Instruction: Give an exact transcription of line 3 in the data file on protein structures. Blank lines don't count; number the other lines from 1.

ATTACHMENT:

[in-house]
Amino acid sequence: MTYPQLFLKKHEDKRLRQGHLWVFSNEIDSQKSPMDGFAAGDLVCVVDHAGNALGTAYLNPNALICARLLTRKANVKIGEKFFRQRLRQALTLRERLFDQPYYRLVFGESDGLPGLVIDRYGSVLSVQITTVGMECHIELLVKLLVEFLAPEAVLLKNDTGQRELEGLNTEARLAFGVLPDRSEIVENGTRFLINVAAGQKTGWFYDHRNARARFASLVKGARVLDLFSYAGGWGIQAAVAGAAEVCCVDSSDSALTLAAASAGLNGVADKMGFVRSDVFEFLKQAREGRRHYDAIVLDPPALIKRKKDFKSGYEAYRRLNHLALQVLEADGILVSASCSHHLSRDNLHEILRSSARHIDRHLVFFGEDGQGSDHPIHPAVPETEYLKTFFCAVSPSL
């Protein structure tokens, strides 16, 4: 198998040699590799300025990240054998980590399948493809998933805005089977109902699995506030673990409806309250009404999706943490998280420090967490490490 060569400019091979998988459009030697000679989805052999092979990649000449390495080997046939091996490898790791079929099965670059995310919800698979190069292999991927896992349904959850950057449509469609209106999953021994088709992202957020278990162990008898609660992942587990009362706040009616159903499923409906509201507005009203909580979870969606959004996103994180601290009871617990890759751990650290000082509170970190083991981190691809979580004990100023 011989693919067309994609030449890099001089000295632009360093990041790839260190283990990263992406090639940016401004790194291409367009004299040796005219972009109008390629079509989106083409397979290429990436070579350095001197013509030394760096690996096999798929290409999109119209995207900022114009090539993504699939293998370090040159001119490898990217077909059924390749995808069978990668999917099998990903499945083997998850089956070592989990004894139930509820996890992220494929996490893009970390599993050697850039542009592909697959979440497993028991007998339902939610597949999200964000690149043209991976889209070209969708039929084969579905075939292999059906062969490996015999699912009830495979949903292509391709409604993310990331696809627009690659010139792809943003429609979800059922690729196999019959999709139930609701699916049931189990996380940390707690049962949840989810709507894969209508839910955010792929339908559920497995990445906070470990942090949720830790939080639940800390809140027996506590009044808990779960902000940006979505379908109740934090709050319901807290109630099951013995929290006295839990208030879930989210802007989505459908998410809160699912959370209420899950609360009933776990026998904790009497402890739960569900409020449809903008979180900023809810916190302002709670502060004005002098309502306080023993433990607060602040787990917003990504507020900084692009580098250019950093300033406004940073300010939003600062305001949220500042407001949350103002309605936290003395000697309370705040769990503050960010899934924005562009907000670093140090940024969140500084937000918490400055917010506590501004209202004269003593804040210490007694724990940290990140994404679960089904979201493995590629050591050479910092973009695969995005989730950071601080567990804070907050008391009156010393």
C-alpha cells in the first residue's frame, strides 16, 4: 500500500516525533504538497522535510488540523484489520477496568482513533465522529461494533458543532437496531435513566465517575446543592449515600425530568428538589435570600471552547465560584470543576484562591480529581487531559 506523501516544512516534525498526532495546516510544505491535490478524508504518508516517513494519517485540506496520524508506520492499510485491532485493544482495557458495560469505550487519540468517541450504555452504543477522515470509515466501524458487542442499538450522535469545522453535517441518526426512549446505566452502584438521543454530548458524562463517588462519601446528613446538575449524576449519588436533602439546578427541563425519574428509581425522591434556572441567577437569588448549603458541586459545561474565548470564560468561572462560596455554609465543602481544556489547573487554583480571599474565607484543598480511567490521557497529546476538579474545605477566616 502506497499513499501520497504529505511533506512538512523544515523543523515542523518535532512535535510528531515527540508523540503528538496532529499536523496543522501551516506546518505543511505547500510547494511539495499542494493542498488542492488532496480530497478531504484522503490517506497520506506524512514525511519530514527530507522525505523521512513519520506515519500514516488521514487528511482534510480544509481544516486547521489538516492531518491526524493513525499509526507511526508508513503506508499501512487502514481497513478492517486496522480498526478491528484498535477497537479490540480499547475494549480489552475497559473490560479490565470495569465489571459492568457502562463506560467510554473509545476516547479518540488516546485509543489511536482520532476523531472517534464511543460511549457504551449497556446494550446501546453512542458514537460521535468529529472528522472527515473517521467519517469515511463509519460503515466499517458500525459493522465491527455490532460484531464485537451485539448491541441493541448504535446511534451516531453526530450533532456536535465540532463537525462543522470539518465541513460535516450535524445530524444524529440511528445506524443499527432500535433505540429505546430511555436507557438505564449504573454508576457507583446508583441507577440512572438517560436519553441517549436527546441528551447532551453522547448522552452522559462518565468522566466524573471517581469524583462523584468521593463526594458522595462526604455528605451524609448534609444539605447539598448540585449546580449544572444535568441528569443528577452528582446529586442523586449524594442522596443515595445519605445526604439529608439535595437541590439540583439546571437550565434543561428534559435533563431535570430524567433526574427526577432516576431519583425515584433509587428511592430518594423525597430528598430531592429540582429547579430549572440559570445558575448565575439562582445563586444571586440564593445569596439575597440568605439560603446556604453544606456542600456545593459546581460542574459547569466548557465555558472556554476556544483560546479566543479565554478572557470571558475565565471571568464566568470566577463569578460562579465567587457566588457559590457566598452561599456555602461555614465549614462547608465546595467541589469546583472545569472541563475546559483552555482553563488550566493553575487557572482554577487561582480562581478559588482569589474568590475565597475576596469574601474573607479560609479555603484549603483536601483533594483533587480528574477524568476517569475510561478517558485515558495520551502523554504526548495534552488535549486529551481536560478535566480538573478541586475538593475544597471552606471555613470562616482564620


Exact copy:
């Protein structure tokens, strides 16, 4: 198998040699590799300025990240054998980590399948493809998933805005089977109902699995506030673990409806309250009404999706943490998280420090967490490490 060569400019091979998988459009030697000679989805052999092979990649000449390495080997046939091996490898790791079929099965670059995310919800698979190069292999991927896992349904959850950057449509469609209106999953021994088709992202957020278990162990008898609660992942587990009362706040009616159903499923409906509201507005009203909580979870969606959004996103994180601290009871617990890759751990650290000082509170970190083991981190691809979580004990100023 011989693919067309994609030449890099001089000295632009360093990041790839260190283990990263992406090639940016401004790194291409367009004299040796005219972009109008390629079509989106083409397979290429990436070579350095001197013509030394760096690996096999798929290409999109119209995207900022114009090539993504699939293998370090040159001119490898990217077909059924390749995808069978990668999917099998990903499945083997998850089956070592989990004894139930509820996890992220494929996490893009970390599993050697850039542009592909697959979440497993028991007998339902939610597949999200964000690149043209991976889209070209969708039929084969579905075939292999059906062969490996015999699912009830495979949903292509391709409604993310990331696809627009690659010139792809943003429609979800059922690729196999019959999709139930609701699916049931189990996380940390707690049962949840989810709507894969209508839910955010792929339908559920497995990445906070470990942090949720830790939080639940800390809140027996506590009044808990779960902000940006979505379908109740934090709050319901807290109630099951013995929290006295839990208030879930989210802007989505459908998410809160699912959370209420899950609360009933776990026998904790009497402890739960569900409020449809903008979180900023809810916190302002709670502060004005002098309502306080023993433990607060602040787990917003990504507020900084692009580098250019950093300033406004940073300010939003600062305001949220500042407001949350103002309605936290003395000697309370705040769990503050960010899934924005562009907000670093140090940024969140500084937000918490400055917010506590501004209202004269003593804040210490007694724990940290990140994404679960089904979201493995590629050591050479910092973009695969995005989730950071601080567990804070907050008391009156010393």